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By divnamite
From New York, NY
Sep 21, 2011

Eric, you probably need to figure out what mountaineering is for you personally. Some people think it's hiking with crampons and ice axe and peak bagging. Some believe it's climbing with technical gear.

There are ton of options in the White and Dacks. I would suggest the following:

1. Do some peak bagging. Daks and Whites have plenty to offer. Classic mountains like Mt Marcy, Lion Head up Mt Washington. Some require crampons, some don't. You'll learn how to crampons more efficiently. While the trails themselves seem tamed, the days can be long and brutal in the winter. Perfect training for your future approaches to bigger and tougher objectives.

2. Do a lot of ice climbing. Dacks and Whites offer you more ice than you can possibly climb. From easy stuff like WI-2 (Willie's Slide) to WI6. Since it's your first season, do the classic easy ice routes with easy approach: Cinema Gully, Roaring Brook Fall, Chouinard's Gully, Multiplication Gully, etc. All of them are easy, commitment grade is low and relatively safe from avalanches.

3. Do some bigger alpine routes. Trap Dike and North Face of Gothic usually come in and stay late in the season (late Feb, March), just as ice elsewhere are getting beat up and maybe starting to melt. Mt Washington's gullies also tend to be in good shape late in the season. These routes have a lot of avalanche issues, as well as more committing approach. Pay a lot of attention to route condition reports and weather reports.

Good luck on your winter season!


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By "H"
From Manitou Springs
Sep 21, 2011
Axes glistening in the sun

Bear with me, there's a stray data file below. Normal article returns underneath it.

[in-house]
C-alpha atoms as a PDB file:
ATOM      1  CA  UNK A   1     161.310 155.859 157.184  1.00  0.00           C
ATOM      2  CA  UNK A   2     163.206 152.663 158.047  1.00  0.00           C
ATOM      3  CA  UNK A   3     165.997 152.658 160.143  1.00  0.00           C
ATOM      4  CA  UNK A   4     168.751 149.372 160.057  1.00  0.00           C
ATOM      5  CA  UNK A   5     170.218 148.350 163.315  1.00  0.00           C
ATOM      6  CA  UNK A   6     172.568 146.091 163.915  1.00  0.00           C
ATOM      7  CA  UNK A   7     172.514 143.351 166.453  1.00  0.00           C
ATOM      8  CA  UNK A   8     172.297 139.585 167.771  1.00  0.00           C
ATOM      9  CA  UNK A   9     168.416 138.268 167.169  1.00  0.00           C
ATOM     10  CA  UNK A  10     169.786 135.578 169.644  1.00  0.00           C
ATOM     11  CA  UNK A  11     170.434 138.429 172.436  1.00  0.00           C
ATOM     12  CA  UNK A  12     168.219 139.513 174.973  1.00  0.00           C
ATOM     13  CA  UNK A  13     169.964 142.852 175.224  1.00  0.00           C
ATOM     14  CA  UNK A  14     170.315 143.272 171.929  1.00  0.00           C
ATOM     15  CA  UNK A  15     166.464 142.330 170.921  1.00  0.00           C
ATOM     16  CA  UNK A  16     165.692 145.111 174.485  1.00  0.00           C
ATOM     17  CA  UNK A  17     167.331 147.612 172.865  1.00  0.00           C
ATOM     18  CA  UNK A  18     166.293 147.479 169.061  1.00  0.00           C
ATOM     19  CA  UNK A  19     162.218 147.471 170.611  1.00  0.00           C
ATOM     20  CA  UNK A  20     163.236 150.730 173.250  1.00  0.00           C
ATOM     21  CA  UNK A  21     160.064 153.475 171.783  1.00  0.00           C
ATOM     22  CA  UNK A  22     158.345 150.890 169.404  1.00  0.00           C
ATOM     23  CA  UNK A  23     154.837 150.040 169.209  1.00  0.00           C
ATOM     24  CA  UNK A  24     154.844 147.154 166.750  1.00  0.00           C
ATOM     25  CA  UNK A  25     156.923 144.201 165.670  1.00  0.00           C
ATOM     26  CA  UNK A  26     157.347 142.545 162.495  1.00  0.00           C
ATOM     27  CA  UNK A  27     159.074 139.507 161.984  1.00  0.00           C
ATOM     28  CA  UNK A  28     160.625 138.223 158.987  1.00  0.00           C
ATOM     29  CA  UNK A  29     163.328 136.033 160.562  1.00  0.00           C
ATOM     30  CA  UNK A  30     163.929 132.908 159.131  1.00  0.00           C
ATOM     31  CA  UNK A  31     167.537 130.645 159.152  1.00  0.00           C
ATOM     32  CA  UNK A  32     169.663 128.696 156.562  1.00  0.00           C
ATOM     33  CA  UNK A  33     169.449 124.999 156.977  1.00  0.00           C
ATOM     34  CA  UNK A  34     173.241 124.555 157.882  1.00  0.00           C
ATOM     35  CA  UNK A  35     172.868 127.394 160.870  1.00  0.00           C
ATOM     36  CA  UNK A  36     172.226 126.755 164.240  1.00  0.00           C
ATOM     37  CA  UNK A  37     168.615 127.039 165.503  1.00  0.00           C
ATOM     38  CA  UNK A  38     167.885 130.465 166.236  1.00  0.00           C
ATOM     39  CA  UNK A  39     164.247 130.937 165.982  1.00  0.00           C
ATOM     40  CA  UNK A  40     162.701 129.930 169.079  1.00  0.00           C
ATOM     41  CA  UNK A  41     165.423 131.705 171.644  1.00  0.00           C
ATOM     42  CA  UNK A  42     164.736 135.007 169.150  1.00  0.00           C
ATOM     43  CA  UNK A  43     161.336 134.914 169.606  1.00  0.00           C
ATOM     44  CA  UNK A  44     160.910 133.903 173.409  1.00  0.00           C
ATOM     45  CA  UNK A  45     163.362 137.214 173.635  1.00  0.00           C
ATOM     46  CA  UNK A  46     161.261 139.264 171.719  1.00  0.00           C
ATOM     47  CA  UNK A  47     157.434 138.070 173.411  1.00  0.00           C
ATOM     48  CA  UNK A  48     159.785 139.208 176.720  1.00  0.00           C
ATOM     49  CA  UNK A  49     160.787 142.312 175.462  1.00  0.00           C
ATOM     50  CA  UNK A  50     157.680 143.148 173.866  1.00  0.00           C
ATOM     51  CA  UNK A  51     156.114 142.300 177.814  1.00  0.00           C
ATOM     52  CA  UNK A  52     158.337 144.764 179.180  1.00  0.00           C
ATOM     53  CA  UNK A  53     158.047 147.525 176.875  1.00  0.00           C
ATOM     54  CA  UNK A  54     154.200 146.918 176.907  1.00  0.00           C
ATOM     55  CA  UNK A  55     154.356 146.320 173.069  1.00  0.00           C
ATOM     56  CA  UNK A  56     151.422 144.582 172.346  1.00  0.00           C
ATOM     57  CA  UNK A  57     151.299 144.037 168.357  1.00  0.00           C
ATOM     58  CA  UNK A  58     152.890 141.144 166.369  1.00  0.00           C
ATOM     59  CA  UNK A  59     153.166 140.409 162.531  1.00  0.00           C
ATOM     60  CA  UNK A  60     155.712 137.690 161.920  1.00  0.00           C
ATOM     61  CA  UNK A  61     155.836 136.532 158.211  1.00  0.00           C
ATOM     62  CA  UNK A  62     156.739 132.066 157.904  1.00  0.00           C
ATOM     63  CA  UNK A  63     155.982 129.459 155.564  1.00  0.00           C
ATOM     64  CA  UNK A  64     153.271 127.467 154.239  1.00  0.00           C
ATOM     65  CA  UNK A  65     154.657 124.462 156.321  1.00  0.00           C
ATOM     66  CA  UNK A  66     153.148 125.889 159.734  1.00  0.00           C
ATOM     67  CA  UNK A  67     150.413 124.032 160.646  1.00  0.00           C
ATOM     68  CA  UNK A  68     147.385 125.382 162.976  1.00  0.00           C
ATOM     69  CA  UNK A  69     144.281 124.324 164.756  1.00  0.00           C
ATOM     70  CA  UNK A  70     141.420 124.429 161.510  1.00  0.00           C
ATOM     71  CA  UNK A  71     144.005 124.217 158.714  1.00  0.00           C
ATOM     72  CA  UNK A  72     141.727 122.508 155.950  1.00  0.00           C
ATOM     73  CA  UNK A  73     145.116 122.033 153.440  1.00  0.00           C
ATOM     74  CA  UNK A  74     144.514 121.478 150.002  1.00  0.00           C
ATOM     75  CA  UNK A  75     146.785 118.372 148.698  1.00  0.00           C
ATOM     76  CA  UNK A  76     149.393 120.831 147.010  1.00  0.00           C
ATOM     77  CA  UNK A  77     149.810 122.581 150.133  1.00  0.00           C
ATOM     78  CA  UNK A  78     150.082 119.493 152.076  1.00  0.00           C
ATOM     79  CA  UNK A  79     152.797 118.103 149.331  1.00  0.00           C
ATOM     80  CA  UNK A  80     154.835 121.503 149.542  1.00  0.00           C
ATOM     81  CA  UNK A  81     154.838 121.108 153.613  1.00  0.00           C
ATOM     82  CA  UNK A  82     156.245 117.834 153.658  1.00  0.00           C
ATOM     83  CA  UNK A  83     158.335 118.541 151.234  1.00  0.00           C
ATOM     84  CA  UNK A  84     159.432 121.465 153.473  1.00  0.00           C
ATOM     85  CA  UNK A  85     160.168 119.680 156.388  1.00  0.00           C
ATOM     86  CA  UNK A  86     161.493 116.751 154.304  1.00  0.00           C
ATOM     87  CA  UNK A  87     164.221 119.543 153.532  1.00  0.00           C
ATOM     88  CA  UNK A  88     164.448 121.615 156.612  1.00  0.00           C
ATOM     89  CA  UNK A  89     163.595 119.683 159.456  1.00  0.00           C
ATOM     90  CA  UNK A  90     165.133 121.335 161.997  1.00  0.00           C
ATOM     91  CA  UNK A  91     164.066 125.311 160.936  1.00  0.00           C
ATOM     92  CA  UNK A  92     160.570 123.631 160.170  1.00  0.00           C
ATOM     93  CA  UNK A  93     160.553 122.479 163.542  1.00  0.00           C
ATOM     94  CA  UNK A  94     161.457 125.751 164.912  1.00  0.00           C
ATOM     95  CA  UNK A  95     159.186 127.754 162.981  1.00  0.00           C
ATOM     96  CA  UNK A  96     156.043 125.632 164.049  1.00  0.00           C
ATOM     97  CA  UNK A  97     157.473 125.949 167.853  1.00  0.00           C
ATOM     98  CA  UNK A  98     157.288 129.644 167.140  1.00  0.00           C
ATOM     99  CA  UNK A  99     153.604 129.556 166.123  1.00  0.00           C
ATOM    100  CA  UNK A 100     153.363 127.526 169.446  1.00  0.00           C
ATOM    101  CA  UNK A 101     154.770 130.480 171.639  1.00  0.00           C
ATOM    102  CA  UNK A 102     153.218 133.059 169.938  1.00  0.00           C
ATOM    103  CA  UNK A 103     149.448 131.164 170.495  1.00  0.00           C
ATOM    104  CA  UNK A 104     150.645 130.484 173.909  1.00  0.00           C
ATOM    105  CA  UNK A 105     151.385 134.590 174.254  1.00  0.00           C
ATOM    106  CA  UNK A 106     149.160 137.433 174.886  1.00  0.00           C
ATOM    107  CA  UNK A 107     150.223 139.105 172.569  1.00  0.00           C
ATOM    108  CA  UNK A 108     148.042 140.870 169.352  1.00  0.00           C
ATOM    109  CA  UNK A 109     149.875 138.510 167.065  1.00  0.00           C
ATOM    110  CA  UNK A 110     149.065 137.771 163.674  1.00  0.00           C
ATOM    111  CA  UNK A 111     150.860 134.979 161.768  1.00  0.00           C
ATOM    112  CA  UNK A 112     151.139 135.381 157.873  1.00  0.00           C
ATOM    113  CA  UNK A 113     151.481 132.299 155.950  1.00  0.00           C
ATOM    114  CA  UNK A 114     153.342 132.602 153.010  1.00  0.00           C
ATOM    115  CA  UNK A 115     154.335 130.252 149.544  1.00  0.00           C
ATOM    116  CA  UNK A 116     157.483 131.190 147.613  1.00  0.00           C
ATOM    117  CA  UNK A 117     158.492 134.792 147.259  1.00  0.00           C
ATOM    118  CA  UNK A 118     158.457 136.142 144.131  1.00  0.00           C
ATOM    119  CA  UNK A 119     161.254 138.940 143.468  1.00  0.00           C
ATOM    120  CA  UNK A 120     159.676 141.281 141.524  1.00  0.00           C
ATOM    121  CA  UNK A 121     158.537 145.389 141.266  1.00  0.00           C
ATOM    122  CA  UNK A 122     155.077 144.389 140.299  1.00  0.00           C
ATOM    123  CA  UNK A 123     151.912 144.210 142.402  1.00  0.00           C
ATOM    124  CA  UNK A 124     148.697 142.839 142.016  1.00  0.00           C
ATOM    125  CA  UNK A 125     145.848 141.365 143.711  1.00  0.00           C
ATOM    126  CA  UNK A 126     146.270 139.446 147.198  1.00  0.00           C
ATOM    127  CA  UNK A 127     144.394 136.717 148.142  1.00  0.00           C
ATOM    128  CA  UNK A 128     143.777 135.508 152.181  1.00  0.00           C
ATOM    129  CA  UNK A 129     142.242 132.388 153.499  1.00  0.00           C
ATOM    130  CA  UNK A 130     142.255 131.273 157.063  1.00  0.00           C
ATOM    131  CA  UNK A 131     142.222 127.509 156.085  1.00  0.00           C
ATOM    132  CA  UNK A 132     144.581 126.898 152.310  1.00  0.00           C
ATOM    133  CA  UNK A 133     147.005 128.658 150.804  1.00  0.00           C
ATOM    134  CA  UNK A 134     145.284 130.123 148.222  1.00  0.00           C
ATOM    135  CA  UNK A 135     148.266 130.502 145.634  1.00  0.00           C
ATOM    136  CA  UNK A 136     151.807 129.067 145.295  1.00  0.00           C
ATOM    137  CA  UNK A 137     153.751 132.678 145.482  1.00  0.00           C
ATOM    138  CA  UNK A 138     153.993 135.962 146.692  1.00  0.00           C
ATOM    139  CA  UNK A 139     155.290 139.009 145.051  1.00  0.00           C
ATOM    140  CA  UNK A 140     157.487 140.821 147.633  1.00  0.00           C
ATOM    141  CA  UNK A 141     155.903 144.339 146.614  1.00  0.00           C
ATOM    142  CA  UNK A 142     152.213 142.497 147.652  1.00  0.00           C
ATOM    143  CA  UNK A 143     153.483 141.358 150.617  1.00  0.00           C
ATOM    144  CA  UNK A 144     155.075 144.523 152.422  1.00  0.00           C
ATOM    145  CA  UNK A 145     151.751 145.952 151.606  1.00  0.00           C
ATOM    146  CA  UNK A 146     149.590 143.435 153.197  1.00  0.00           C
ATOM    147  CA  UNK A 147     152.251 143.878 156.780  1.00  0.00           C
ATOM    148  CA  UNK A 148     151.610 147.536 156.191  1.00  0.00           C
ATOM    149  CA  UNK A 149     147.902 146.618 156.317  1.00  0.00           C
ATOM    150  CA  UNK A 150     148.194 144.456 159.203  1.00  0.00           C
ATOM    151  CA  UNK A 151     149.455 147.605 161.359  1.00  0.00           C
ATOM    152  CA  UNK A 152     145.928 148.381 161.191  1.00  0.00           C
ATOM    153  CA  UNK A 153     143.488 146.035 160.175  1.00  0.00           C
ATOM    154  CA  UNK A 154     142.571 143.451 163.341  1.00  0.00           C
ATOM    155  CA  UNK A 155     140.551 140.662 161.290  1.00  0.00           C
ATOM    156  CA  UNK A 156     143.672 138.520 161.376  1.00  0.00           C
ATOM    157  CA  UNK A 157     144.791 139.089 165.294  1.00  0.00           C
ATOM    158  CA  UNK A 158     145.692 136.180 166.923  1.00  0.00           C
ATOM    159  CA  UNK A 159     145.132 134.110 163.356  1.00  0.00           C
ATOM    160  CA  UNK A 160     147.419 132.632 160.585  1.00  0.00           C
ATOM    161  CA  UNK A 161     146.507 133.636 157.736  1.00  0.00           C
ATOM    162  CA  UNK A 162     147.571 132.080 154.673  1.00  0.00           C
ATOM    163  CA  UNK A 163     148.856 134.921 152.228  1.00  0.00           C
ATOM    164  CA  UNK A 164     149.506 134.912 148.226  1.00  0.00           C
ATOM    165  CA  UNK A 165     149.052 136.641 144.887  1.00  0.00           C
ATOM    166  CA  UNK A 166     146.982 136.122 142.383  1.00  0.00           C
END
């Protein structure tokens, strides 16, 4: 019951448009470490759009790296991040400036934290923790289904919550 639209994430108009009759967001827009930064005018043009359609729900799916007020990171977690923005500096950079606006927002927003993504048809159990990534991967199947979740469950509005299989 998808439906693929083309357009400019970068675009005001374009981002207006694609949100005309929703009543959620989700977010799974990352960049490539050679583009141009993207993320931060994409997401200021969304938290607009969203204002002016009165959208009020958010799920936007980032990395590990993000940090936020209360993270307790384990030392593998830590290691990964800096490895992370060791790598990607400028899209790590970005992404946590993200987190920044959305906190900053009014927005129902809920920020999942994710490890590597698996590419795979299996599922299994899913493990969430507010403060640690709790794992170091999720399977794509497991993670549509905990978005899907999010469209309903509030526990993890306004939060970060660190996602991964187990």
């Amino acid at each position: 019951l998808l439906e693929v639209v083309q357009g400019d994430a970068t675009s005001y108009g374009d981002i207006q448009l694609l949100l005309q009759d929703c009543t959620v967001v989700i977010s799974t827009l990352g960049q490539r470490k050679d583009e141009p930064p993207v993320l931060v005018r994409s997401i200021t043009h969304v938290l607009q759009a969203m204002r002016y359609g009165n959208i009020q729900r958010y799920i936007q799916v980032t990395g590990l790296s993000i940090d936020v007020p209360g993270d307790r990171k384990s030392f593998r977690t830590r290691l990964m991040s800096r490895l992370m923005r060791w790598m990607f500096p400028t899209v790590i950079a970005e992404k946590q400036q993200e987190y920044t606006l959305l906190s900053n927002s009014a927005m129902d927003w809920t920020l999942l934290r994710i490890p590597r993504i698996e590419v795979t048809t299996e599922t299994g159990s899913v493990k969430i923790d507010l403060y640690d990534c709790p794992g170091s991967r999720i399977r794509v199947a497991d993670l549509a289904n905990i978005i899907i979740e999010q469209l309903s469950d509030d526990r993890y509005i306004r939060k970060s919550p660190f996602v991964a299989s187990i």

Mt Washington is a good place to start. The trails can be pretty well packed, BUT that's no excuse for good route finding ability as whiteouts can happen above treeline and you could find yourself walking off into a ravie. The road and cog are closed in the winter. The one "mountaineering" experience you'll get is COLD!!!! I've been up there camping near the harvard hut when the windchill had it down to -50. Yes minus 50 degrees F.

You could camp out at harvard hut, get up early climb pinnacle gully and attempt a summit bid. Warning though, depending on weather, before you top out put your super warm clothes on, face mask especially as once you top out that wind can hit you pretty hard. It can pretty a dangerous place. And yes there's even avi danger which is reported every day.


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By superkick
From West Hartford, CT
Oct 11, 2011
Free Solo up hitchcock gully WI3

We were up there one day last year when the temperature was -80 with the windchill. no joke. Didnt leave the cabin that day.

Mt. Washington is a great place to start, as it has everything to beginner routes, to endless amounts of ice in the gullies. Hell most people dont even bother summitting and just play in the ravines all day.

Always get there early and check the rnager report in harvard cabin though for the avalanch conditions. It is released at 8am every day. If its bad... plan on staying in the cabin for the day.

A presidential traverse is also great experience for long days spent in the snow.

The whites have pretty much every kind of weather route condition etc, and are great for beignners to experience pros.

If you want more of a challenge theres always katahdin..